DEAN: Study Before Acting On New Zoning

LETTER from JAMES DEAN

Study Before Acting

On New Zoning Law

To the Editor:

Sufficient affordable apartments, which the Village of Cooperstown needs, come from an efficiency of scale in single- and multi-building design and construction, lower cost of larger parcels of land, and lower operating expenses with the newest technologies. All of this comes with building new, planned developments, from the ground up.

Newly built rental housing units, of all types, on sufficient land, are so important to the quality of life, the retention of new residents, and to the local economy, that they could become a driver of growth on their own.

The construction of new, attractive, efficient, apartment and townhouse style quality housing, for different income levels and family sizes, is a major component of filling the existing and long-term housing needs, increasing the local population, and expanding the local economy, without damaging the central core of the village, in my view.

Encouraging developers to bring proposals for new, planned, multi-family, residential rental units will require aggressive and long-term tax abatements, and cooperation by village, town and county governments. It will also require the permitting of planned, multi-family residential development, in and close to Cooperstown.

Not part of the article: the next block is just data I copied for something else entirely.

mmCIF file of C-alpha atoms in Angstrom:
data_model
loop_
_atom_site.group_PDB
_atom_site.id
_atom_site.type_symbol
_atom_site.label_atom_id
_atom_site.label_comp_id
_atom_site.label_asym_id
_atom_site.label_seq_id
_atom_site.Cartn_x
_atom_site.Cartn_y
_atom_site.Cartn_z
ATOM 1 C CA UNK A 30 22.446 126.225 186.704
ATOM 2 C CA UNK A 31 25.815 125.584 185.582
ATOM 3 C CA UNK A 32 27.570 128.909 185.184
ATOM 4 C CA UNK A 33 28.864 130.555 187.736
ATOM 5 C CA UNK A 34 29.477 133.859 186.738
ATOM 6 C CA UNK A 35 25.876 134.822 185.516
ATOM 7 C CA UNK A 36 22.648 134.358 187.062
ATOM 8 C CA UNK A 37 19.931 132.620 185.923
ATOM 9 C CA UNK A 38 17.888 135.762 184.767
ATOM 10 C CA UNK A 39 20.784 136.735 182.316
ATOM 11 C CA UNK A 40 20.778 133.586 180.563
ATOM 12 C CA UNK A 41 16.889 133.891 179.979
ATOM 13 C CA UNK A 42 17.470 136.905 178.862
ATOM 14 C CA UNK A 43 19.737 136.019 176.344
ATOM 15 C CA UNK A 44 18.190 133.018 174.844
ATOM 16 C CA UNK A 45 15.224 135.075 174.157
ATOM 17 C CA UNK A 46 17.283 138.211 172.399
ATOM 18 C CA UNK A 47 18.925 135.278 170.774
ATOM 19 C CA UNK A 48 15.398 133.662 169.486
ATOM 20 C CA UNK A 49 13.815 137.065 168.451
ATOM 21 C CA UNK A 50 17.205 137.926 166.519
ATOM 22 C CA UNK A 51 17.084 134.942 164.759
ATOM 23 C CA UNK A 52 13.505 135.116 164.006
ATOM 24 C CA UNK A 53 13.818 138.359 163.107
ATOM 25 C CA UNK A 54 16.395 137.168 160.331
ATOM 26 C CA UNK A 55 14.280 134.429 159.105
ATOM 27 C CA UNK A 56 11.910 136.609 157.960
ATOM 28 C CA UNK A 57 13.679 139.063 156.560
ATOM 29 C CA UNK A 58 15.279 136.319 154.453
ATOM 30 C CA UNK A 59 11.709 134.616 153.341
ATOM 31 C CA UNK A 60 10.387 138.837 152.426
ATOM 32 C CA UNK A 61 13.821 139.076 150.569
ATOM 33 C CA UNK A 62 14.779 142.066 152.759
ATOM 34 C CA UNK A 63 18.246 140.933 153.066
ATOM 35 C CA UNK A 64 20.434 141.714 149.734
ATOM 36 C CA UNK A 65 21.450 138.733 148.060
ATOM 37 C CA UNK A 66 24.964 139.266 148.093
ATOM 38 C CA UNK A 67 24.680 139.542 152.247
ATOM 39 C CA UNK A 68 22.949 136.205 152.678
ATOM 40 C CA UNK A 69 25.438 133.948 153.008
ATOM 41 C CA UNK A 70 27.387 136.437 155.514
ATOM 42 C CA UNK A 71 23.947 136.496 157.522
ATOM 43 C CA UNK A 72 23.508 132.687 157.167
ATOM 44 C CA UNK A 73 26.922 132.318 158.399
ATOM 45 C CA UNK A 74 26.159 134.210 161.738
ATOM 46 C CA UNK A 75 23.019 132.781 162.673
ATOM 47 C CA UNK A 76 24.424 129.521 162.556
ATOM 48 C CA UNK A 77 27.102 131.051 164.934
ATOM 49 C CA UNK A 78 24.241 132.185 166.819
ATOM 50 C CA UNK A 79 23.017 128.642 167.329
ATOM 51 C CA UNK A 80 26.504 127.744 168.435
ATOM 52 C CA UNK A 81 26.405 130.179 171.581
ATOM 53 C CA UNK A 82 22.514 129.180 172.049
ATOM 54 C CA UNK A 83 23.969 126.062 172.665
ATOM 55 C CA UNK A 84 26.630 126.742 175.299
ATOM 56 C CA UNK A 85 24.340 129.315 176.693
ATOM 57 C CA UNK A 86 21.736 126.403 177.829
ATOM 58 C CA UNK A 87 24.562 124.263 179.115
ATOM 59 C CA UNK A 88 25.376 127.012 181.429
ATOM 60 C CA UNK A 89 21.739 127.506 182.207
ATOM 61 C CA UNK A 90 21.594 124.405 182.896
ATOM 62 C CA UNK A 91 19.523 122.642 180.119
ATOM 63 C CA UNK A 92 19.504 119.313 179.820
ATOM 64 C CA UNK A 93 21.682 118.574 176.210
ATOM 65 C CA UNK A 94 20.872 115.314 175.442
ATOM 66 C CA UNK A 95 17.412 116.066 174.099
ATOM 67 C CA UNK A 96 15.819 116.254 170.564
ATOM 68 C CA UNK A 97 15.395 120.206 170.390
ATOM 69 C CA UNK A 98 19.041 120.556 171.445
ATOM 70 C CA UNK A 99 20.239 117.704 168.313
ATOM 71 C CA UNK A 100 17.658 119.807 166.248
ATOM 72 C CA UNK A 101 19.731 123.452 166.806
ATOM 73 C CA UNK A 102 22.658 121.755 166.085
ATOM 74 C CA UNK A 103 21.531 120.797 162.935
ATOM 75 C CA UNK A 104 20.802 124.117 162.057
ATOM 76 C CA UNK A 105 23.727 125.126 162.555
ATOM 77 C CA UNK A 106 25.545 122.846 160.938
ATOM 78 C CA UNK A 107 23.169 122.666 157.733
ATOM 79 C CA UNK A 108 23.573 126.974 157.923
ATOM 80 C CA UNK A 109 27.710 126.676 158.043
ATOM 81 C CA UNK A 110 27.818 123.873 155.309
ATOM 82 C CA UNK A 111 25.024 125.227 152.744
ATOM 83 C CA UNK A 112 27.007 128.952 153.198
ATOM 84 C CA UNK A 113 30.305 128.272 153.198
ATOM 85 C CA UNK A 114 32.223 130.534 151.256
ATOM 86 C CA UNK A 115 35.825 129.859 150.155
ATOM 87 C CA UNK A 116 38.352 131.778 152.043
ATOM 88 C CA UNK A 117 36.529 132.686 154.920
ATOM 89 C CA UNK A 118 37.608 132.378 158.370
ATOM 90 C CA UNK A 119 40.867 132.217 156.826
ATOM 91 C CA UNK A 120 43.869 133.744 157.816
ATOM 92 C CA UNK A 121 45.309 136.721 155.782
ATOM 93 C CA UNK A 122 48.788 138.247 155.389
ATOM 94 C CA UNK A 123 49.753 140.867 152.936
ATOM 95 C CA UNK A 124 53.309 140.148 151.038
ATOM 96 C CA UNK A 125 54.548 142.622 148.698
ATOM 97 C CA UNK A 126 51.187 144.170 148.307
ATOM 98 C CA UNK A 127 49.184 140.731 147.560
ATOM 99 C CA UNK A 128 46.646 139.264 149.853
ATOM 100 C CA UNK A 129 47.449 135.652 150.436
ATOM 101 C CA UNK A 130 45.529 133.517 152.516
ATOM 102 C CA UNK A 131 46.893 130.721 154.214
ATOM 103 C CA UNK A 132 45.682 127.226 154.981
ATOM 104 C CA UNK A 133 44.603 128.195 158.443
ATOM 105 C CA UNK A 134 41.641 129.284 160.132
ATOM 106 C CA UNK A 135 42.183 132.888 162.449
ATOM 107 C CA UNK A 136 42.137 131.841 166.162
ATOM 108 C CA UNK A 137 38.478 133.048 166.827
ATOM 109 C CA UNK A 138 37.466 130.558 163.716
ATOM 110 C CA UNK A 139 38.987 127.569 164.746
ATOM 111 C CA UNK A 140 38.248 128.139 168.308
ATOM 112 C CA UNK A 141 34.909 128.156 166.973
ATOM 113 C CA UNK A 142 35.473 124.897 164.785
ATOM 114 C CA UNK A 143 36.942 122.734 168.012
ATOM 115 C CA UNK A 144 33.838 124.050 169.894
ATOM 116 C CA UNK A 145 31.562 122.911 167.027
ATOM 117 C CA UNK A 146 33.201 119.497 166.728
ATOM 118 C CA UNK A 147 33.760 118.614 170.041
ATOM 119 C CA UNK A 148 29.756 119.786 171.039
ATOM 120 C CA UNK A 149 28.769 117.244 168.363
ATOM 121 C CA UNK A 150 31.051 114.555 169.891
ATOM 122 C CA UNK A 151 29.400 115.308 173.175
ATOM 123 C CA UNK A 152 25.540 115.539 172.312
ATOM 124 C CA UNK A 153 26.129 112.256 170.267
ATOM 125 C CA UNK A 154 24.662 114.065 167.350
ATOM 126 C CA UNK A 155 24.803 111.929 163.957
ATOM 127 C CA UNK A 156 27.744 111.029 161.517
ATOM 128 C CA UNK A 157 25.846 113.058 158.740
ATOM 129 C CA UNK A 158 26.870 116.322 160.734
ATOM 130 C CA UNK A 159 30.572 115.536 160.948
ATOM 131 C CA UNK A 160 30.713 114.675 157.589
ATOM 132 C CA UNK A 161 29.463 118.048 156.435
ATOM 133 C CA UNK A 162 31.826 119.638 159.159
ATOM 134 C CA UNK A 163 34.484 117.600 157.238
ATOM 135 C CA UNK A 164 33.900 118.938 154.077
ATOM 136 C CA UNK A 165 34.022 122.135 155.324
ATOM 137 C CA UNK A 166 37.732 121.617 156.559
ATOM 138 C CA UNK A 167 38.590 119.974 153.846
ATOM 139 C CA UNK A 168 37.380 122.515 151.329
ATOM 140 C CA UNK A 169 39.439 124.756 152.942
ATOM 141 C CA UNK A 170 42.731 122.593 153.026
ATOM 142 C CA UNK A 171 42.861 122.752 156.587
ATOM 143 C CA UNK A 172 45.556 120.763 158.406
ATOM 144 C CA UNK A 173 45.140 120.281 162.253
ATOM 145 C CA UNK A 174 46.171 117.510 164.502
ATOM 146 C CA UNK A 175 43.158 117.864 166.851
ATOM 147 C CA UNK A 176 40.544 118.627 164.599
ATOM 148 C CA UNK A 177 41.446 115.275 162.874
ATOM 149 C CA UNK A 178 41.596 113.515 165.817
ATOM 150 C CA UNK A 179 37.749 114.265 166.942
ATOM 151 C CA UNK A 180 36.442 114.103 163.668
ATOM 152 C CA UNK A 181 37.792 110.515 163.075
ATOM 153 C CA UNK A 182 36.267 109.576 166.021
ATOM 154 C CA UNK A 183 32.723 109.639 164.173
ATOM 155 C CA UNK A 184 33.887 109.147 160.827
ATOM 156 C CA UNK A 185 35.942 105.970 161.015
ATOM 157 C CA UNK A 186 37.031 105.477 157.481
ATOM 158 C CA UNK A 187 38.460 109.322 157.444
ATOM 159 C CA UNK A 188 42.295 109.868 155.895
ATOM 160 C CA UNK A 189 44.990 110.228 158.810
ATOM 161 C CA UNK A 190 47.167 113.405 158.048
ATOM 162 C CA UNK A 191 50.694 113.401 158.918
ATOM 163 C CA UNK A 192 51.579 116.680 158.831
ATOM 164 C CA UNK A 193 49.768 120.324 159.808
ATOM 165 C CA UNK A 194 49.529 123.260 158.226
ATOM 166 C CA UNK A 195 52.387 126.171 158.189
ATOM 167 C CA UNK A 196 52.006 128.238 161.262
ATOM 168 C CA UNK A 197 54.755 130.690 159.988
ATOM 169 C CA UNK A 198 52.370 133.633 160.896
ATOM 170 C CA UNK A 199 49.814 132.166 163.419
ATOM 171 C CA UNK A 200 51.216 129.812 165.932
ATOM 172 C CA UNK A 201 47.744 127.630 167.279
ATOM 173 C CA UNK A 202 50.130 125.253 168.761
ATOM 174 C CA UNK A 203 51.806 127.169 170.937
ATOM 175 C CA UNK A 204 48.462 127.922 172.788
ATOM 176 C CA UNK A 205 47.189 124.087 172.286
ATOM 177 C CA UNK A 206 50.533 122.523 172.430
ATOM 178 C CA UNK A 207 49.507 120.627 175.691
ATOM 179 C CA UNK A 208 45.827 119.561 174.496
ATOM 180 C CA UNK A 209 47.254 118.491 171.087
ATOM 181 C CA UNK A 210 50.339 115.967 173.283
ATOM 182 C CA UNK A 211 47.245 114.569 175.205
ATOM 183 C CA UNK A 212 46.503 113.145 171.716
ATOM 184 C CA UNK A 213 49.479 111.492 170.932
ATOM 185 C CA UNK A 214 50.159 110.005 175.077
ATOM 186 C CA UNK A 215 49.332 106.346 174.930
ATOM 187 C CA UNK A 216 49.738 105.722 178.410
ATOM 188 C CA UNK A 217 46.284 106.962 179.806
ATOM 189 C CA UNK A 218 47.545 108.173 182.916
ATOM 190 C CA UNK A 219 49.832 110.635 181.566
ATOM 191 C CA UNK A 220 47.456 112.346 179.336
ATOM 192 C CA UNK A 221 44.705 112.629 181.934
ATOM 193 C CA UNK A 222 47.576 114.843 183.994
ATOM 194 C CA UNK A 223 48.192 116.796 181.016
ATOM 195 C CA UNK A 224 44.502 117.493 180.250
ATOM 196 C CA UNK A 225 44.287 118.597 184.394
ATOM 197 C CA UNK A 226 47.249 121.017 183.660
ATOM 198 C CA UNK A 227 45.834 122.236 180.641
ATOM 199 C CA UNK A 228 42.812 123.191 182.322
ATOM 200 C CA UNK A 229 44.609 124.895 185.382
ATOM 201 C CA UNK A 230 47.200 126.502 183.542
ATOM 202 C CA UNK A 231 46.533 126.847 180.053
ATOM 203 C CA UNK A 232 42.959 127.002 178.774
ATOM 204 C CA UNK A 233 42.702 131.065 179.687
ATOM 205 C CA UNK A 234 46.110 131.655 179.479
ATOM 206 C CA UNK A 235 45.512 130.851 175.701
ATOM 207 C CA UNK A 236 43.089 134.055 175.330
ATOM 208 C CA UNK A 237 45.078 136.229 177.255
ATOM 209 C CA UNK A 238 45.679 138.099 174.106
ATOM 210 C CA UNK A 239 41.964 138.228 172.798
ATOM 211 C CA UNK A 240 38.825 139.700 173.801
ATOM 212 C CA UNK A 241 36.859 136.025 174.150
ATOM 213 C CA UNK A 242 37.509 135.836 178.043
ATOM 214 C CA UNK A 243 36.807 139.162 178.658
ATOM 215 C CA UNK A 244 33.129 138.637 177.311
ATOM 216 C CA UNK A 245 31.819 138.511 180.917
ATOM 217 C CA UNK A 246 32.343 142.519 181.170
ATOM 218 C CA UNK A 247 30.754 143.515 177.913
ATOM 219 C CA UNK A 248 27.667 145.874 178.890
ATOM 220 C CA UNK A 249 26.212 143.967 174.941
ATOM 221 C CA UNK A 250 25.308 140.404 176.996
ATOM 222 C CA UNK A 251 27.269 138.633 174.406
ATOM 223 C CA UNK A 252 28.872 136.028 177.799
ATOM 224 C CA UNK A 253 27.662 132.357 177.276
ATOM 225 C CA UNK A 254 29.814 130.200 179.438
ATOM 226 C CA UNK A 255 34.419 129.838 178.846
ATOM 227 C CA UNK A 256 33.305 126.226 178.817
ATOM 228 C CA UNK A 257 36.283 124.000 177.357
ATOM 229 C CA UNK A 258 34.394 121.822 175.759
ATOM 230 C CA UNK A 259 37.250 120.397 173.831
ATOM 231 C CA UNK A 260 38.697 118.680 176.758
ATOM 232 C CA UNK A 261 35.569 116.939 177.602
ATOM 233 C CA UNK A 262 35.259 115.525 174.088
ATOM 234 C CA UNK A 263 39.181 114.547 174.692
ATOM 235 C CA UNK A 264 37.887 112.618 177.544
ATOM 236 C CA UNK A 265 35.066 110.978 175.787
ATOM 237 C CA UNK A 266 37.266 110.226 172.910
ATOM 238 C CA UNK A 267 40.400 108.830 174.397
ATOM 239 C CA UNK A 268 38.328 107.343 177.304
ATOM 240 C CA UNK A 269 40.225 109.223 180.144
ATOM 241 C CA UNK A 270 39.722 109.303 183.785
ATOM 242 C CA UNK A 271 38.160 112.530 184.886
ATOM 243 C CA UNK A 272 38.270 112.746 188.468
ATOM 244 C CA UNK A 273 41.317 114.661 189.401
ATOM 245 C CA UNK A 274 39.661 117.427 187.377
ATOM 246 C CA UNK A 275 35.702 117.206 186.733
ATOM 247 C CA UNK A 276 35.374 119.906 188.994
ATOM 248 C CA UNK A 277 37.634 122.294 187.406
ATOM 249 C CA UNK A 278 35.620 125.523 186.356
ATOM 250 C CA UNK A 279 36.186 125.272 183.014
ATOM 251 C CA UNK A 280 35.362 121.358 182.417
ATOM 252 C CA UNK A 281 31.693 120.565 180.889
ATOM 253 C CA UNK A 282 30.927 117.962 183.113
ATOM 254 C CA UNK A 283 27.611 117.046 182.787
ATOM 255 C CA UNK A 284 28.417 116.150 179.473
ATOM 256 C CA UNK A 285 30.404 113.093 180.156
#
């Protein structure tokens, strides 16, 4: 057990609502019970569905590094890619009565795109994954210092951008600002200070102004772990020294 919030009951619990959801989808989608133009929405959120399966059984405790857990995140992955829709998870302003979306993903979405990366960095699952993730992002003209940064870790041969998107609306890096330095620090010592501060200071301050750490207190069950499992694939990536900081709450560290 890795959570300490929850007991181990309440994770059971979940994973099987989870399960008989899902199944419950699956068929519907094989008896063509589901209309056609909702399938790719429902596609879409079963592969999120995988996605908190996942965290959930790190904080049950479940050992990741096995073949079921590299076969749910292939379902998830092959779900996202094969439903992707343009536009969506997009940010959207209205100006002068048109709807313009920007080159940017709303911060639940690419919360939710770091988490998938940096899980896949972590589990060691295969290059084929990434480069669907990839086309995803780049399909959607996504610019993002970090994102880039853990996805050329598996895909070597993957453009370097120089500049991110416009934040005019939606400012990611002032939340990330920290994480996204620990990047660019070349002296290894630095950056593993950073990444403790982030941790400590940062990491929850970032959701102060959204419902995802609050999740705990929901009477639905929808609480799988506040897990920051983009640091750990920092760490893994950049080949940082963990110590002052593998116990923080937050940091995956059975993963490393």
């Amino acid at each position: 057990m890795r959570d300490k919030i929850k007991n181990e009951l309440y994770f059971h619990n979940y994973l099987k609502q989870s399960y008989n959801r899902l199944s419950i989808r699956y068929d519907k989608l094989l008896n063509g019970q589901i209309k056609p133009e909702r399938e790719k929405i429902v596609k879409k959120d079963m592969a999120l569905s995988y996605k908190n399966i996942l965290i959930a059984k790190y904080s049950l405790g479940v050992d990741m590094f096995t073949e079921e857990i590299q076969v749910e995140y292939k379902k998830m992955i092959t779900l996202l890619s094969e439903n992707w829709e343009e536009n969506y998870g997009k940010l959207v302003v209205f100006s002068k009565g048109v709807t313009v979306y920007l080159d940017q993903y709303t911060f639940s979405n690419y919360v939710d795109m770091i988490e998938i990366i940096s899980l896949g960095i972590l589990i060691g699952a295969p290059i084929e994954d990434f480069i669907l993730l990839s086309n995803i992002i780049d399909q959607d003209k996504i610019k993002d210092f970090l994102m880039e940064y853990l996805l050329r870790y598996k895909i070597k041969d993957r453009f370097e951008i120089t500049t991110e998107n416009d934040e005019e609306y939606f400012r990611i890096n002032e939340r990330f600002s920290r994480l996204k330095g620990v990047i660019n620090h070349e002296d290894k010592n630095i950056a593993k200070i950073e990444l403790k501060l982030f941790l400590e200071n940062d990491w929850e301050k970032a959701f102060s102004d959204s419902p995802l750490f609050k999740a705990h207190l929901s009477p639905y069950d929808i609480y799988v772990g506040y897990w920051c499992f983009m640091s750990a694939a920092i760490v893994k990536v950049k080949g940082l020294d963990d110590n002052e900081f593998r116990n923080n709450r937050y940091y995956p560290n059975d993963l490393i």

The Village of Cooperstown is the economic, healthcare and tourism anchor for a wide area of Central New York. The long-term success of the Village of Cooperstown is critical for the long-term success of this area.

Before we start knocking down the walls of our historic homes, let’s step back a bit, and consider what it is that we really need, how much we are willing to cooperate and invest in our own long-term success, and how long we want it to last.

JAMES R. DEAN
Cooperstown


One thought on “DEAN: Study Before Acting On New Zoning

  1. John Cooper

    What’s long bothered me about this town is summed up neatly in Mr. Deans last paragraph. When it comes to my property it’s not “we”. It’s not our historic home or homes, that house is yours, this house is mine.

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